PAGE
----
Crochet For Beginners
Are you looking to learn how to crochet? Then you’re in the right spot because this article is about crochet basics. When it comes to crochet for beginners, it essentially takes only two very basic things—a crochet hook and some yarn. There’s an array of different crochet hook sizes made of many different materials available.
Now that you’ve taken the first step into the crochet world, you’ll find that it holds plenty of wonderful opportunities. Once you learn the basics of crochet, you can create crochet pieces for yourself, gifts for others, as well as crochet goods you can sell! Crochet’s also a great way to relieve stress and anxiety.
It’s quite mind boggling how such a small and simple, non-mechanical tool is capable of creating yarn masterpieces. As much as you might think the crochet hook looks simple, it’s actually built more complex than you think. Have you actually ever taken a close look at a crochet hook before? If not, grab that little tool of wonder and take a look! You’ll find that crochet hooks are divided into five different sections. Believe it or not—each section actually serves a different function!
In order to determine the crochet hook size needed for your project, you’ll need to figure out which yarn(s) you’re using first. Crochet hook size is determined by the gauge of the yarn you choose, the desired stitch size, and of course—your personal preference. Once familiarized with a crochet hook, you’ll have already set base to beginning crochet! Click on the picture below to download and print our helpful guide!
Crochet For Beginners: Crochet Hook Sizes
Common crochet hook sizes generally measure five to seven inches in length. Try using a size H (5.00 mm) crochet hook for learning purposes—it’ll be much easier.
Crochet For Beginners: Parts of the Crochet Hook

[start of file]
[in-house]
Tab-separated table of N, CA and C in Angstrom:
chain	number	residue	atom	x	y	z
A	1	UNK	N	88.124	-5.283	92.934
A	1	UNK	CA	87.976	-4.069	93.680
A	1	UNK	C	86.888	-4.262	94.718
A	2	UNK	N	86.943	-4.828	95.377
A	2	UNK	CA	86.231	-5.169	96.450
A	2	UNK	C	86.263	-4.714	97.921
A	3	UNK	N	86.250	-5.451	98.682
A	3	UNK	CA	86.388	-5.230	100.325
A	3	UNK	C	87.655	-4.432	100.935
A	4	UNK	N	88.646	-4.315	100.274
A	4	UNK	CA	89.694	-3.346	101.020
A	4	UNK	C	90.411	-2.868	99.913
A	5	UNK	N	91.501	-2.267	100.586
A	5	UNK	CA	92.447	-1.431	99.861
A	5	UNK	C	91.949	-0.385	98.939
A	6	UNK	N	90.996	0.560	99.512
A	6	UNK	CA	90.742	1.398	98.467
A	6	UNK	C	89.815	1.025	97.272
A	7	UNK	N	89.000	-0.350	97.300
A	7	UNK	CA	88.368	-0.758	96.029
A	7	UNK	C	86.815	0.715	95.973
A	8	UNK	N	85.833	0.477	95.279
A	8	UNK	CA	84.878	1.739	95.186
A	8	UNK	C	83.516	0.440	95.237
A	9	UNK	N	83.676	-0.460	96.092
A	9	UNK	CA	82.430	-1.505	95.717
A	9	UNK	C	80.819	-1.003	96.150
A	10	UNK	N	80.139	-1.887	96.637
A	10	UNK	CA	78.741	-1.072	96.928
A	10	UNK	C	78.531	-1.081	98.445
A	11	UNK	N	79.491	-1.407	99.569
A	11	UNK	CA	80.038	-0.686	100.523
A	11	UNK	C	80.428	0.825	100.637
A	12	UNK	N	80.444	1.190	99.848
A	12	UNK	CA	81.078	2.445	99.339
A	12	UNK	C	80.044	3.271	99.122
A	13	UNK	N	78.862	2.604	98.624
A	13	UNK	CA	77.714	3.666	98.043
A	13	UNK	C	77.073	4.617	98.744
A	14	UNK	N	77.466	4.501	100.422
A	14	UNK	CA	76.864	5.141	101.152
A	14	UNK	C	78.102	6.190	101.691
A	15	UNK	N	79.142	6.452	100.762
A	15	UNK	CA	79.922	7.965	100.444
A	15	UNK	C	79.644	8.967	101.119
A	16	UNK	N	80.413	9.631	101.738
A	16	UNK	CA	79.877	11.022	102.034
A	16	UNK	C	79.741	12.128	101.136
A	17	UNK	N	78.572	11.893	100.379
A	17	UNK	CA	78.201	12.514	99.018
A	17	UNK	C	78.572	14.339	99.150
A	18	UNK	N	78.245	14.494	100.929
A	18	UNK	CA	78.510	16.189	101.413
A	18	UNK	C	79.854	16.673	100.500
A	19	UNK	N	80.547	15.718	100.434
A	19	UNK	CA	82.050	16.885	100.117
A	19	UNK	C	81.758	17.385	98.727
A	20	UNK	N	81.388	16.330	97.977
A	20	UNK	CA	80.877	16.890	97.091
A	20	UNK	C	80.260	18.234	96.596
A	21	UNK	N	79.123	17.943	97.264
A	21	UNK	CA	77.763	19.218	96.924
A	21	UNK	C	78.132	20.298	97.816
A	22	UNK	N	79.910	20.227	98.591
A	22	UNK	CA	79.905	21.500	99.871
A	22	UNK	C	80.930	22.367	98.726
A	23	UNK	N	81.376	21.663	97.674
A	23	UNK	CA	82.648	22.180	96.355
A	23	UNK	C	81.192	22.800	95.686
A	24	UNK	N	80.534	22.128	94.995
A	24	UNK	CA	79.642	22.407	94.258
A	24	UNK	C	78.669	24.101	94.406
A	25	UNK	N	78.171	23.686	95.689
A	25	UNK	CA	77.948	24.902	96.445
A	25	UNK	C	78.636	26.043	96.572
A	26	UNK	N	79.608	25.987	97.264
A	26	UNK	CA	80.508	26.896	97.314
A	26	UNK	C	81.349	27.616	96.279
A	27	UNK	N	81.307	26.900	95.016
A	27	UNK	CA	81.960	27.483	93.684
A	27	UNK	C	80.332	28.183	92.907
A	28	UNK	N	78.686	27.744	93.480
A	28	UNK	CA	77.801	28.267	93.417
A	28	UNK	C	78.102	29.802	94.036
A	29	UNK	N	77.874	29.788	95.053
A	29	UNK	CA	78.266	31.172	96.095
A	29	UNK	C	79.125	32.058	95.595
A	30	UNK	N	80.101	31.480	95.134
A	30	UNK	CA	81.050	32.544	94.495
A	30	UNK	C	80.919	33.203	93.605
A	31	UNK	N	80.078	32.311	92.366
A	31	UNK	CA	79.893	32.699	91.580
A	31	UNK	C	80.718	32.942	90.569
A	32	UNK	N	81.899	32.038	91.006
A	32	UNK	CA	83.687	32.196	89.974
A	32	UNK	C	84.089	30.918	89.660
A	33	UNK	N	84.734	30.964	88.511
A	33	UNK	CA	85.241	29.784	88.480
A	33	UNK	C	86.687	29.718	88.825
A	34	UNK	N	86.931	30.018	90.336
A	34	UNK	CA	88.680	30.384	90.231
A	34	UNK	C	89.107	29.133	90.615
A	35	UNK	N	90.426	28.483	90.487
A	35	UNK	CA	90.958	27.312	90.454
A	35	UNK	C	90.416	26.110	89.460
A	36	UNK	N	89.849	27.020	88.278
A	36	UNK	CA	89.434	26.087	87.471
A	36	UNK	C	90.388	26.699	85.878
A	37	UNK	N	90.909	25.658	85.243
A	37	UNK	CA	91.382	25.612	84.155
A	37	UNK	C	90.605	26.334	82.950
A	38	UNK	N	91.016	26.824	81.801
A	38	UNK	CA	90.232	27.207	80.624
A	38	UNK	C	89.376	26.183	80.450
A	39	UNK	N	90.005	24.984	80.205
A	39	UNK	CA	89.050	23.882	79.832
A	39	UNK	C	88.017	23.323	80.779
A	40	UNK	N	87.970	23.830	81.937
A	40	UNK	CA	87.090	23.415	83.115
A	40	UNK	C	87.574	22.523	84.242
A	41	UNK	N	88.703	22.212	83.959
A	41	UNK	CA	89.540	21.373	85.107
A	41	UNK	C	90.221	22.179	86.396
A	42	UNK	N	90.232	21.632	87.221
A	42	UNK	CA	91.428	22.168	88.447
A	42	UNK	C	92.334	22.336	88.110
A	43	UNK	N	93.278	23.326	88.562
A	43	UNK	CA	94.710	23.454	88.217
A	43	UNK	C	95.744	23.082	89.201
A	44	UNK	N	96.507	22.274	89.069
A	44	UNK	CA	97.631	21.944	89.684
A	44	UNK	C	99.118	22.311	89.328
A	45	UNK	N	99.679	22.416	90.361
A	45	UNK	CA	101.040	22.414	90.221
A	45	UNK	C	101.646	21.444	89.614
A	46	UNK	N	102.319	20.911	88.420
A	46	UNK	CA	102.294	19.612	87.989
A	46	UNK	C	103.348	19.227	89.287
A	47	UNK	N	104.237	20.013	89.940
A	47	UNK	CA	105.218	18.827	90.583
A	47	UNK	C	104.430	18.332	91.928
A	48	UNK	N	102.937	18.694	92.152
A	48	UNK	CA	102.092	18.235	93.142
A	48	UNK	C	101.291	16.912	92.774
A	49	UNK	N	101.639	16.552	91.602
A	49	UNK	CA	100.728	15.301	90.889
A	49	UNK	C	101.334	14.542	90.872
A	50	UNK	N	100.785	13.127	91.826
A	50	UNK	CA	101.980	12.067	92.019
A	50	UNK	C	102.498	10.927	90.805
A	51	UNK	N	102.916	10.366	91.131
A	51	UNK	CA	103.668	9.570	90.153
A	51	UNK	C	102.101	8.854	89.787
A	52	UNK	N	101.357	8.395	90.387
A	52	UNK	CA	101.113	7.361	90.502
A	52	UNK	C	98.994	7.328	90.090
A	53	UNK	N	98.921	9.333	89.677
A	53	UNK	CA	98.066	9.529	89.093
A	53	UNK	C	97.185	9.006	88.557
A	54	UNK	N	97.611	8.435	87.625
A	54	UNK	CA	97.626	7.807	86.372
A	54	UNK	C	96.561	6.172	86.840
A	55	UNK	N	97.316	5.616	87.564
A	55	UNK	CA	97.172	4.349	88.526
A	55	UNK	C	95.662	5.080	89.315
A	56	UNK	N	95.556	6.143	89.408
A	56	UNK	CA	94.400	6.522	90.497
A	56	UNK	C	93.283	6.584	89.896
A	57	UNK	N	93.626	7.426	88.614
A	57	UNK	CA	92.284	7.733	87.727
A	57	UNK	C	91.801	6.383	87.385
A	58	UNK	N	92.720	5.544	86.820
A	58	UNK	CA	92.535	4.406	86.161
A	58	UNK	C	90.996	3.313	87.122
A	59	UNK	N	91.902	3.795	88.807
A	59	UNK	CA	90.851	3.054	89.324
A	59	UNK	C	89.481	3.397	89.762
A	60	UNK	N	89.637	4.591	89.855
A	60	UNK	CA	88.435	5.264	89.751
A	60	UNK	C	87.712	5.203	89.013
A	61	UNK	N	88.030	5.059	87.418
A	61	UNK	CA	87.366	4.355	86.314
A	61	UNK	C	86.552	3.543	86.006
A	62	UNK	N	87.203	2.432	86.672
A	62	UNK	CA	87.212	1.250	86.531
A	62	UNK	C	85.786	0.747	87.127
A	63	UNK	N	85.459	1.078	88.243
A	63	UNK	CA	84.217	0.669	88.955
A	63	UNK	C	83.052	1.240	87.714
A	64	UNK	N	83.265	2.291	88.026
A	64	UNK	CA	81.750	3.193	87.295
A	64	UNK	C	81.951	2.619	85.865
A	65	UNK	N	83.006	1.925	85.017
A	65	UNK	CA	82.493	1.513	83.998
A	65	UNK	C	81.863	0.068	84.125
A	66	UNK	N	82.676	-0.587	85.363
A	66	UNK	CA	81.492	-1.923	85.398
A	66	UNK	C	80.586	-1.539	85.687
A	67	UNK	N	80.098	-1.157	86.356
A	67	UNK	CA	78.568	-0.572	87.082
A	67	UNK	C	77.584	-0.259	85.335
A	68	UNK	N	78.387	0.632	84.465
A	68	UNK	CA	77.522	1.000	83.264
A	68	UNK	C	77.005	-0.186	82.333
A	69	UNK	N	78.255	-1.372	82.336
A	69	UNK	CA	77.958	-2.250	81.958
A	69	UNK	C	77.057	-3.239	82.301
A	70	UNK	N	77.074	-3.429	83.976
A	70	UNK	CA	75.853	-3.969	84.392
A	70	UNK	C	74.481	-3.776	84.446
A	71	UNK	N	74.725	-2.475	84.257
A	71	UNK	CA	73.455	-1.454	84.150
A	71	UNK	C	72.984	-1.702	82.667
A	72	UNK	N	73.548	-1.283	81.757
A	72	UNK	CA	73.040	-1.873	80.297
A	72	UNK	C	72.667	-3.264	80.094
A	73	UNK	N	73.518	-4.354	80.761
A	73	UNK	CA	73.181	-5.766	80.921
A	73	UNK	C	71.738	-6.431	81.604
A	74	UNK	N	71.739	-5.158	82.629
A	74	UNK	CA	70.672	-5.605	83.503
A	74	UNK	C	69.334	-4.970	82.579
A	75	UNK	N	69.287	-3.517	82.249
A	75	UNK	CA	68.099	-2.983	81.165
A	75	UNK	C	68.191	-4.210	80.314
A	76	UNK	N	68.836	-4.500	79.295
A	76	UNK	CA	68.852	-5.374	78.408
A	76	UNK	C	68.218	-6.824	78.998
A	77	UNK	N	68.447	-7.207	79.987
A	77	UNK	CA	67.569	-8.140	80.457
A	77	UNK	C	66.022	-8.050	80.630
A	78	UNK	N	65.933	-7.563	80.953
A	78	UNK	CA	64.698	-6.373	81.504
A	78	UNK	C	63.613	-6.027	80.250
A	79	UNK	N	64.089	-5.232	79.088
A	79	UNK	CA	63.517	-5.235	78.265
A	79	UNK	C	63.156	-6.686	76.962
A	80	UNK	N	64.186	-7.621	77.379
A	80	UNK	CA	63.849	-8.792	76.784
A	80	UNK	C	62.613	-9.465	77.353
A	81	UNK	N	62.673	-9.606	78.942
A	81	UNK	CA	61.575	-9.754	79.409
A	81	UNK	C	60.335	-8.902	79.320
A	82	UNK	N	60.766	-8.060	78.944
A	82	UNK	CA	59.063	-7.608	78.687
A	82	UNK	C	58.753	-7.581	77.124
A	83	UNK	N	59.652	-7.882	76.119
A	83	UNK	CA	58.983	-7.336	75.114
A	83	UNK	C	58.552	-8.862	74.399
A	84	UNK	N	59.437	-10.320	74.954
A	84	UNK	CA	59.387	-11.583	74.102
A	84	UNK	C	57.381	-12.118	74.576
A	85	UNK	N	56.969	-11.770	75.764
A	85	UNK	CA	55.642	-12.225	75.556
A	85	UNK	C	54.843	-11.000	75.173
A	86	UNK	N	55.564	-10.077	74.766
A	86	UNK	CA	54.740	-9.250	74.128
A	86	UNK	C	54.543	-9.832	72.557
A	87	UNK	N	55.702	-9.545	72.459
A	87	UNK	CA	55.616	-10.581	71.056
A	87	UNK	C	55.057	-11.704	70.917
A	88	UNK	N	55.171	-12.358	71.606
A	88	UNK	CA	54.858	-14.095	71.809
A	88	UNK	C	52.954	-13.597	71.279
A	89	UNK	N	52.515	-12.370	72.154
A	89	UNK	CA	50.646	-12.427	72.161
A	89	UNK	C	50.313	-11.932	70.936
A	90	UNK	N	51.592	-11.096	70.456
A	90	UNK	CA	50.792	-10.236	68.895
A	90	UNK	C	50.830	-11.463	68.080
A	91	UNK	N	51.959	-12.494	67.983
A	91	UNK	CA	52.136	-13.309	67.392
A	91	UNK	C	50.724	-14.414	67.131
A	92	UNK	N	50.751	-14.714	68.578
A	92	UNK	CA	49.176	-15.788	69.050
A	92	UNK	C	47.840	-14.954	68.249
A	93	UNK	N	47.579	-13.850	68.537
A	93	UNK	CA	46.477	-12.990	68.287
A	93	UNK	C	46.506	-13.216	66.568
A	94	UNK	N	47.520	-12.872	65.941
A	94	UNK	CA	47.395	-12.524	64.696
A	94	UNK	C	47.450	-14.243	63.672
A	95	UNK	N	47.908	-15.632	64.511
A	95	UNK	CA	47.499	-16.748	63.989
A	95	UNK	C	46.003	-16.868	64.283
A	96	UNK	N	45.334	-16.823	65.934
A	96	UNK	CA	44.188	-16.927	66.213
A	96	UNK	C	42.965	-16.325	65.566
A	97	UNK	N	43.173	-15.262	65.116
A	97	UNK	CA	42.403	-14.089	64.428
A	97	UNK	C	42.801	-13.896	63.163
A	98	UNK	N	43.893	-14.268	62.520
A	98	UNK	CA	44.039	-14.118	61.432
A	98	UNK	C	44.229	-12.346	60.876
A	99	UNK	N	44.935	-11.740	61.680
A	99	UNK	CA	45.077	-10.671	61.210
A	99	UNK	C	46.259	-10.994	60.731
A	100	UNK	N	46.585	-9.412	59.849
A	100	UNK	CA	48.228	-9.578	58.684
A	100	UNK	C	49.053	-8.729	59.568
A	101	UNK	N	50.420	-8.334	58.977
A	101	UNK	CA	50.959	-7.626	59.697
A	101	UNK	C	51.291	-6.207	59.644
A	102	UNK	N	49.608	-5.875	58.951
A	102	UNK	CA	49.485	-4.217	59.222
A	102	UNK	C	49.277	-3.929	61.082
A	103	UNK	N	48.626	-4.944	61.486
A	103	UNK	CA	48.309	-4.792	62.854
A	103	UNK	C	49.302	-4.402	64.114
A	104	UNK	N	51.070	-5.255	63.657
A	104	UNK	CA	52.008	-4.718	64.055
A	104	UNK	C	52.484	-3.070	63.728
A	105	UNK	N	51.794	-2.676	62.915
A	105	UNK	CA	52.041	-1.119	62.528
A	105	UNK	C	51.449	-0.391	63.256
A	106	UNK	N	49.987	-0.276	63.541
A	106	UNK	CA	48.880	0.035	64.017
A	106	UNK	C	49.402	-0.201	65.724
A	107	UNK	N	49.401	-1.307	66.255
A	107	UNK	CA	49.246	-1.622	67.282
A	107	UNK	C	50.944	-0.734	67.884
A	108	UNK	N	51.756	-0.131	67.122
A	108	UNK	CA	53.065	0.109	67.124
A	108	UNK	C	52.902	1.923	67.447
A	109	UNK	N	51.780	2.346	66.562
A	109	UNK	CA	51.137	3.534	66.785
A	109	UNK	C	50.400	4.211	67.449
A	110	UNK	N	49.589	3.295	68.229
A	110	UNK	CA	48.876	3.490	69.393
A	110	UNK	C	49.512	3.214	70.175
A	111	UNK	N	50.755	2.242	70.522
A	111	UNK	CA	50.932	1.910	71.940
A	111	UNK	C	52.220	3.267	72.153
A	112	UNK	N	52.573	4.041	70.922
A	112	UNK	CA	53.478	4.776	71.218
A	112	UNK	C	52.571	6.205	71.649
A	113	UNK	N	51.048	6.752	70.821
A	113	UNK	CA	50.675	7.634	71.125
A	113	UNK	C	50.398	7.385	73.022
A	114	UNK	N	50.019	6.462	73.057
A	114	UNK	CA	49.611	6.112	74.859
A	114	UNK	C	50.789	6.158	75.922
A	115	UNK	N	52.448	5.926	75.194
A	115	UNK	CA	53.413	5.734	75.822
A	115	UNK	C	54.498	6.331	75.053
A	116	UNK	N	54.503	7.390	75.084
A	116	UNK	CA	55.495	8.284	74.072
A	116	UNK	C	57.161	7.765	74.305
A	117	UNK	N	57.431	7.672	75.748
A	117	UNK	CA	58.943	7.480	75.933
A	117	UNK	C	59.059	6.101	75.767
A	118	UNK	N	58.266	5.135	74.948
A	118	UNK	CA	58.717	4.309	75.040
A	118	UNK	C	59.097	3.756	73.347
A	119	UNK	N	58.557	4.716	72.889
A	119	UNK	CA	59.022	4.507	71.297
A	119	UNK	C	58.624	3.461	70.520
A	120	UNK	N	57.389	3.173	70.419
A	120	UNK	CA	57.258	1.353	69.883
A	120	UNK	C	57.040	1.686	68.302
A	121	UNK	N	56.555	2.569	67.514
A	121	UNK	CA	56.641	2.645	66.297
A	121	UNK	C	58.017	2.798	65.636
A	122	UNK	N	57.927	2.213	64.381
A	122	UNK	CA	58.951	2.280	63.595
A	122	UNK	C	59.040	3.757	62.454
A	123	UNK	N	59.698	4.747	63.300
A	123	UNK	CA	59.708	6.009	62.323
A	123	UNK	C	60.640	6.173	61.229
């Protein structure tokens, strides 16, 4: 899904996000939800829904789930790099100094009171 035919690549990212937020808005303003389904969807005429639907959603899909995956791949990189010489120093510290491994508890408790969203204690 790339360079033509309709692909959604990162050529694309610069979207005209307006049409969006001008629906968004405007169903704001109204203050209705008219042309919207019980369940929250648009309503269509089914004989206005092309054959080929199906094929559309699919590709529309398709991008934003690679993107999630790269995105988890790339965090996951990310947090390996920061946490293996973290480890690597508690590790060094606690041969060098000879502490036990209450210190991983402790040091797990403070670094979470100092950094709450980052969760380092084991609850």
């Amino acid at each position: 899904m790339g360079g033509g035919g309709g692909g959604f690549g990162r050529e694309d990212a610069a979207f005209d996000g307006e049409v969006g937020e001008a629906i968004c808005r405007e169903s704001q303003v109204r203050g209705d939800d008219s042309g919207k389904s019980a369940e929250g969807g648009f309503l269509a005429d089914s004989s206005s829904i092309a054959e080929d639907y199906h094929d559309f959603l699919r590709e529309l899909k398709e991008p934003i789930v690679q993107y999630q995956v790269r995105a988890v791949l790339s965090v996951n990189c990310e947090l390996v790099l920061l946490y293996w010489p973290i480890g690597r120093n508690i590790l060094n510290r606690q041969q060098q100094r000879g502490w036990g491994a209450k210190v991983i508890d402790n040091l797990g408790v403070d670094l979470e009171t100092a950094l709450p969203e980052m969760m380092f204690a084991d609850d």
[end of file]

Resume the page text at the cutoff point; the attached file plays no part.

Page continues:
The head (or tip) of your crochet hook is aligned with the body of the hook. It’s referred to as in-line. When the crochet head isn’t aligned with the body, this is referred to as non-inline. The head of certain crochet hooks is slightly pointed or wider. Crochet hooks with pointed tips help with inserting the hook into crochet fabrics. Wide head crochet tips help prevent the yarn loop from slipping off.
The crochet throat (or also known as the groove) help guide and catch the yarn while pulling it through the loop of your stitches. More tapered crochet help prevent the yarn from snagging or fraying. If you have issues with dropped stitches or your crochet hook popping out of your work, that’s where a less tapered crochet hook comes in handy.
The working area is exactly what it sounds like. It’s the area where loops of yarn are worked to create chains and stitches.
You’ll find that the shape of crochet hooks differ depending on who manufactures it. Hook shape boils down to personal preference. So, it’s important to try a few different brands of crochet hooks until you find one that’s comfortable and works well for you. In other words—crochet hook shape doesn’t mean one crochet hook is better or worse than another.
Thumb Grip/Pad/Finger Hold